The terms occult and occultism (from the Latin term occultus "clandestine, hidden, secret") refer to belief in or study of supernatural claimed powers, often of a kind not approved of by established religion.
A vast array of currents in the Western esoteric tradition include occultism. Occultism became more influential in the Christian world during the 15th century, in association with the Renaissance and influence from various eastern occultist varieties, such as alchemy, Gnosticism, neo-Platonism, Hermeticism and Jewish Kabbalah.
One reason for the appeal of various esoteric organizations is the promise of occult and/or mystical knowledge, often in conflict with established religious authorities. Such organizations may attract anti-establishment individuals or individuals excluded from established society (such as Jews) and may become also politically anti-establishment.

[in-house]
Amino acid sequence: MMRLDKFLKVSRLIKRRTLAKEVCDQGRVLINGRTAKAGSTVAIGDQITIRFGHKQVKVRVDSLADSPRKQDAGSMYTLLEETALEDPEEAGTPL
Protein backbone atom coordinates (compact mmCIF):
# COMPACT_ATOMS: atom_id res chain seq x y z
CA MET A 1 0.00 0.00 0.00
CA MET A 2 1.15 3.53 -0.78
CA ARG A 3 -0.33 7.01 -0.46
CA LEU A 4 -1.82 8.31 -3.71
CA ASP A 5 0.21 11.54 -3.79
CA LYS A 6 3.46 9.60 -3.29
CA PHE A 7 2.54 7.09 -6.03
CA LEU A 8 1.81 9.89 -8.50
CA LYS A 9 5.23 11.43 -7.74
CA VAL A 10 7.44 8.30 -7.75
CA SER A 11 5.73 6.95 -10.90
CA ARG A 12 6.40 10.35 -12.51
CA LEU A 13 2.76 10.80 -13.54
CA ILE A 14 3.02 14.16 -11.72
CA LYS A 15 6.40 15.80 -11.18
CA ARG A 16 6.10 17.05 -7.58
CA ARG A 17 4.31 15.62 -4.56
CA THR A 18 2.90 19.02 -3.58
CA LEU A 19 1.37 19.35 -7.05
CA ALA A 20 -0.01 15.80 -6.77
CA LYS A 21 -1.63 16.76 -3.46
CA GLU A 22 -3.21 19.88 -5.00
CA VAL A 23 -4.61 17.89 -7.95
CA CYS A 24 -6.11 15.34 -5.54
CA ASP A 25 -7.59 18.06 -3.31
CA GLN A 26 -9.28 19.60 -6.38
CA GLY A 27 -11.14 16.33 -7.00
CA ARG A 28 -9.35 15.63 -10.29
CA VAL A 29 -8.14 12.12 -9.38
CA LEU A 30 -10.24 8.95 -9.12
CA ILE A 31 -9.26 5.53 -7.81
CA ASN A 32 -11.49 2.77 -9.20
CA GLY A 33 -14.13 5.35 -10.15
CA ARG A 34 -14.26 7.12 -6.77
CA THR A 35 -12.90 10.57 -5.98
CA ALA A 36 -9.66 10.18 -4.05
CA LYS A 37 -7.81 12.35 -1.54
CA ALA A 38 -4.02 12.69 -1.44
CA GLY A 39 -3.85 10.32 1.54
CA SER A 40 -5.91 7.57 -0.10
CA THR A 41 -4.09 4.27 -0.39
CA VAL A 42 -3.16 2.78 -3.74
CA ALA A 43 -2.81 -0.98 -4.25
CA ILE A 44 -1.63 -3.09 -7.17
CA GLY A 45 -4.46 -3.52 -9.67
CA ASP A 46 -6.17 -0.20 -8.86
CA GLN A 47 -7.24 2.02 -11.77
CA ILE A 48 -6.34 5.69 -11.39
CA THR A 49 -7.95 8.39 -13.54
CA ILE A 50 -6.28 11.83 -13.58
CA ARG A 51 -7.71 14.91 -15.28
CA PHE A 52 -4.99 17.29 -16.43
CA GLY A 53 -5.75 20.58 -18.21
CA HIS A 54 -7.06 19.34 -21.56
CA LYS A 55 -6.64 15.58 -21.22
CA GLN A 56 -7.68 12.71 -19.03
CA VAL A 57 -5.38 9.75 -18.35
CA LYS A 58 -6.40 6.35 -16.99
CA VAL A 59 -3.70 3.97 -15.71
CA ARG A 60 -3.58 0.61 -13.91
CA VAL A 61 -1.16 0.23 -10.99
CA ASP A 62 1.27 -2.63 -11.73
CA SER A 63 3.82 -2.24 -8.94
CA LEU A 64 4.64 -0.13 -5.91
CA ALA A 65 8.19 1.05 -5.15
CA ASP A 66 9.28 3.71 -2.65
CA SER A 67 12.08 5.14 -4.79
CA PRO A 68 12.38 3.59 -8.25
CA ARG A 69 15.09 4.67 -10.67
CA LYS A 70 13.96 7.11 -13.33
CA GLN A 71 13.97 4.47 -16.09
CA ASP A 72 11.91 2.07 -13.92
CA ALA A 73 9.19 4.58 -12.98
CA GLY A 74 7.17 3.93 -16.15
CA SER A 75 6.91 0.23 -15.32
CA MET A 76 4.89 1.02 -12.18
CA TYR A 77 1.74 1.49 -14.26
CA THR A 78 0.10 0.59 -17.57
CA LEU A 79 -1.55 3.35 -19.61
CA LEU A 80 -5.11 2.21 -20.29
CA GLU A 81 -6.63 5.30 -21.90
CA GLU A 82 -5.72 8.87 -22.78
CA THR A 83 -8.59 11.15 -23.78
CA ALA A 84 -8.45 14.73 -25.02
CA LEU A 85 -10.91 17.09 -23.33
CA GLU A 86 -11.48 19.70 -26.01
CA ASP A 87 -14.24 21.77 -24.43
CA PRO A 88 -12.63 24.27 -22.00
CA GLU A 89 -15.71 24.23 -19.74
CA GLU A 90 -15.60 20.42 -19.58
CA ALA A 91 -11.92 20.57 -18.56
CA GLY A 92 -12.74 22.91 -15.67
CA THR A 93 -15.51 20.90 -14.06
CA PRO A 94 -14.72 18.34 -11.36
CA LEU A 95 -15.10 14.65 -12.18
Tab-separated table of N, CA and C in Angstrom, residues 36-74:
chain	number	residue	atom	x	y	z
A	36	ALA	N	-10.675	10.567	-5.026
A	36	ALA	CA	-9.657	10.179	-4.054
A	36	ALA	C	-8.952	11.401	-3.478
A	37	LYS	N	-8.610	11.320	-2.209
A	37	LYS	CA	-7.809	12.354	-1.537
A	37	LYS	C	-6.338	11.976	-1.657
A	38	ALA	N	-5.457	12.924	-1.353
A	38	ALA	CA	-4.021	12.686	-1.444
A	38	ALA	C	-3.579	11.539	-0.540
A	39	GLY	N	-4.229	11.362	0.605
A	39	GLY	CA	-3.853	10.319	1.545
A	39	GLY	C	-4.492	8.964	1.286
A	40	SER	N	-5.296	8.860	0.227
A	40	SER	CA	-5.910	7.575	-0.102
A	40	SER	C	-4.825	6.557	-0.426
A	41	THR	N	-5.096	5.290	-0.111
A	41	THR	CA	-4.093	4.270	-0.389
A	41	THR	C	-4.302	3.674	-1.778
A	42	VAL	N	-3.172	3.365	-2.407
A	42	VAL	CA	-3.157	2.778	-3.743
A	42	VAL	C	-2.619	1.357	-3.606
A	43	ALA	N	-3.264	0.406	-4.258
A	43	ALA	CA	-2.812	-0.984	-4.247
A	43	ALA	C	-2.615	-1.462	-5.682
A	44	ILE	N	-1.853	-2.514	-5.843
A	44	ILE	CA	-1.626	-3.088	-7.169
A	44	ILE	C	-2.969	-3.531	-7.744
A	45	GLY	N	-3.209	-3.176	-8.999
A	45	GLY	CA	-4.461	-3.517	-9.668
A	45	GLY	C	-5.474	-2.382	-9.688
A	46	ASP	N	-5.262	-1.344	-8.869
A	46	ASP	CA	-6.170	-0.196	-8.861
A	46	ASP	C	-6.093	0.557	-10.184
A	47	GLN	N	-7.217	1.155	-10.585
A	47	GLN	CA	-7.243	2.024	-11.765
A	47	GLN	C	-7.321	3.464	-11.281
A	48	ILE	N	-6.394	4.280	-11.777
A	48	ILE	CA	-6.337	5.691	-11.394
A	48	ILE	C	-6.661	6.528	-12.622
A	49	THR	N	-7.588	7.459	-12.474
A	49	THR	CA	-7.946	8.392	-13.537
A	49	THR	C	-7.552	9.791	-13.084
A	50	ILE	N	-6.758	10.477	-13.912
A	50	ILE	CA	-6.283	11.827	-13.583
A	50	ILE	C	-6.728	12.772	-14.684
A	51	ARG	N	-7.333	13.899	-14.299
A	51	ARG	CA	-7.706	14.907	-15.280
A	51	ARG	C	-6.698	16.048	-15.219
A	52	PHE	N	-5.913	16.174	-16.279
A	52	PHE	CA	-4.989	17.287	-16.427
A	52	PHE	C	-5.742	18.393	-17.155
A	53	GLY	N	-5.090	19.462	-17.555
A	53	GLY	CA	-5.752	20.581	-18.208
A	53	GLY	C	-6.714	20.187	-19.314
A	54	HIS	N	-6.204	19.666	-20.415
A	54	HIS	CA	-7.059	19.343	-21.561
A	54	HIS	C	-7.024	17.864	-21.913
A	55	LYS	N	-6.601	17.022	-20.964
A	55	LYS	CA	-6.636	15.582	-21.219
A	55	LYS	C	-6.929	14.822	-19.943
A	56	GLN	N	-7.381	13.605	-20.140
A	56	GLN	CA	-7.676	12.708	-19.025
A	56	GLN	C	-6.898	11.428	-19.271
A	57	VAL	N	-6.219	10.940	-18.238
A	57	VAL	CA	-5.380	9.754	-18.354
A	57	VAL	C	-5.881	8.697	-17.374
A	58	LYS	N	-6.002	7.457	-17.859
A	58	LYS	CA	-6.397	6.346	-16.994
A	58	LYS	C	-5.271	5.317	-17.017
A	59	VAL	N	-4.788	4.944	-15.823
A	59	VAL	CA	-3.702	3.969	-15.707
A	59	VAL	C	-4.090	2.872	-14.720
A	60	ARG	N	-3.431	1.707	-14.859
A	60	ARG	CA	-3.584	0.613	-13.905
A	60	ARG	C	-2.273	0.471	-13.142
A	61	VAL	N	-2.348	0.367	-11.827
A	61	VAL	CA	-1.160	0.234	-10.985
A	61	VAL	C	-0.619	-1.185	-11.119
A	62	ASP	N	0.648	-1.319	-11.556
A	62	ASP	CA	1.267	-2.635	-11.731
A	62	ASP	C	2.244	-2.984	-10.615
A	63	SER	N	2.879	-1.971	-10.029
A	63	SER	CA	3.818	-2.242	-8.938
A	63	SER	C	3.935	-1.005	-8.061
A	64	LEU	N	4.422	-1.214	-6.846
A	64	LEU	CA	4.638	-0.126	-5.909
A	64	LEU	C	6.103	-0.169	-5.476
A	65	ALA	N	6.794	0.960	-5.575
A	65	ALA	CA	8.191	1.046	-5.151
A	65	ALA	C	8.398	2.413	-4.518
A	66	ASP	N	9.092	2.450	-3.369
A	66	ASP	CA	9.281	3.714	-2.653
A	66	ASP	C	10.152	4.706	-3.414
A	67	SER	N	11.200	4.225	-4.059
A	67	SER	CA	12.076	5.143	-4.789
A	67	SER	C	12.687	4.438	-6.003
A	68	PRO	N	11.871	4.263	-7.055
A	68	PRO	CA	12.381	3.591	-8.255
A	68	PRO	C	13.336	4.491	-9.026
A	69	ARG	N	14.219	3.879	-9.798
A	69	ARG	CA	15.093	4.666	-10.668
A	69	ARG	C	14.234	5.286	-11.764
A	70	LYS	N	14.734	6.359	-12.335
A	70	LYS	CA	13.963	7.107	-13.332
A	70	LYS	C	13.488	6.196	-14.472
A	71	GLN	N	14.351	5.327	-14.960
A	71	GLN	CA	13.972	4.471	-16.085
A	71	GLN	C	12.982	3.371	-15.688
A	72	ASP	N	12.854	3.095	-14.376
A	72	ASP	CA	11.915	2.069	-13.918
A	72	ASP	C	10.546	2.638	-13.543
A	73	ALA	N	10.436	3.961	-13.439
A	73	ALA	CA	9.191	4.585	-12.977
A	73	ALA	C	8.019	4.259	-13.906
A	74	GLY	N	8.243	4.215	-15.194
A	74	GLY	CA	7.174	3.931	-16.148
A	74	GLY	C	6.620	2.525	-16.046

Many followers of Kabbalah (including many rabbis), New Age, Ariosophy, and many other beliefs may be considered occultists, with there often being politically correct double standards regarding how the categorization is (negatively) used.